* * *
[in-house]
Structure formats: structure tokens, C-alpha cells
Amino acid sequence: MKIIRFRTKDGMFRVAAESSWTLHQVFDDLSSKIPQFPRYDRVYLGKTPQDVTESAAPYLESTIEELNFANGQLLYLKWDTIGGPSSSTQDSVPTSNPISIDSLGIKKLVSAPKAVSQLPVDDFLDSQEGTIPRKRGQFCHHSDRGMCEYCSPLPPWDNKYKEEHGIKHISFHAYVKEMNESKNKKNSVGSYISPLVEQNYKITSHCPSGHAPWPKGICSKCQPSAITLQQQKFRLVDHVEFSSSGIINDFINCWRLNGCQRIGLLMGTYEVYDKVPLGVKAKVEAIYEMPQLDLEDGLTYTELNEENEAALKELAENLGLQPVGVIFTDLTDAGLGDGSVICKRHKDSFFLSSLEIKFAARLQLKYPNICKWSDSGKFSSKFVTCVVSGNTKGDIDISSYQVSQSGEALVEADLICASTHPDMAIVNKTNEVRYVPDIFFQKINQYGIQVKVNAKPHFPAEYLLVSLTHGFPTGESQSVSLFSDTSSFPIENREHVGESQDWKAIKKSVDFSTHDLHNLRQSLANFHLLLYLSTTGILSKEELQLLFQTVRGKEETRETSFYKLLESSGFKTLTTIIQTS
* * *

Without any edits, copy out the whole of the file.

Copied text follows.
[in-house]
Structure formats: structure tokens, C-alpha cells
Amino acid sequence: MKIIRFRTKDGMFRVAAESSWTLHQVFDDLSSKIPQFPRYDRVYLGKTPQDVTESAAPYLESTIEELNFANGQLLYLKWDTIGGPSSSTQDSVPTSNPISIDSLGIKKLVSAPKAVSQLPVDDFLDSQEGTIPRKRGQFCHHSDRGMCEYCSPLPPWDNKYKEEHGIKHISFHAYVKEMNESKNKKNSVGSYISPLVEQNYKITSHCPSGHAPWPKGICSKCQPSAITLQQQKFRLVDHVEFSSSGIINDFINCWRLNGCQRIGLLMGTYEVYDKVPLGVKAKVEAIYEMPQLDLEDGLTYTELNEENEAALKELAENLGLQPVGVIFTDLTDAGLGDGSVICKRHKDSFFLSSLEIKFAARLQLKYPNICKWSDSGKFSSKFVTCVVSGNTKGDIDISSYQVSQSGEALVEADLICASTHPDMAIVNKTNEVRYVPDIFFQKINQYGIQVKVNAKPHFPAEYLLVSLTHGFPTGESQSVSLFSDTSSFPIENREHVGESQDWKAIKKSVDFSTHDLHNLRQSLANFHLLLYLSTTGILSKEELQLLFQTVRGKEETRETSFYKLLESSGFKTLTTIIQTS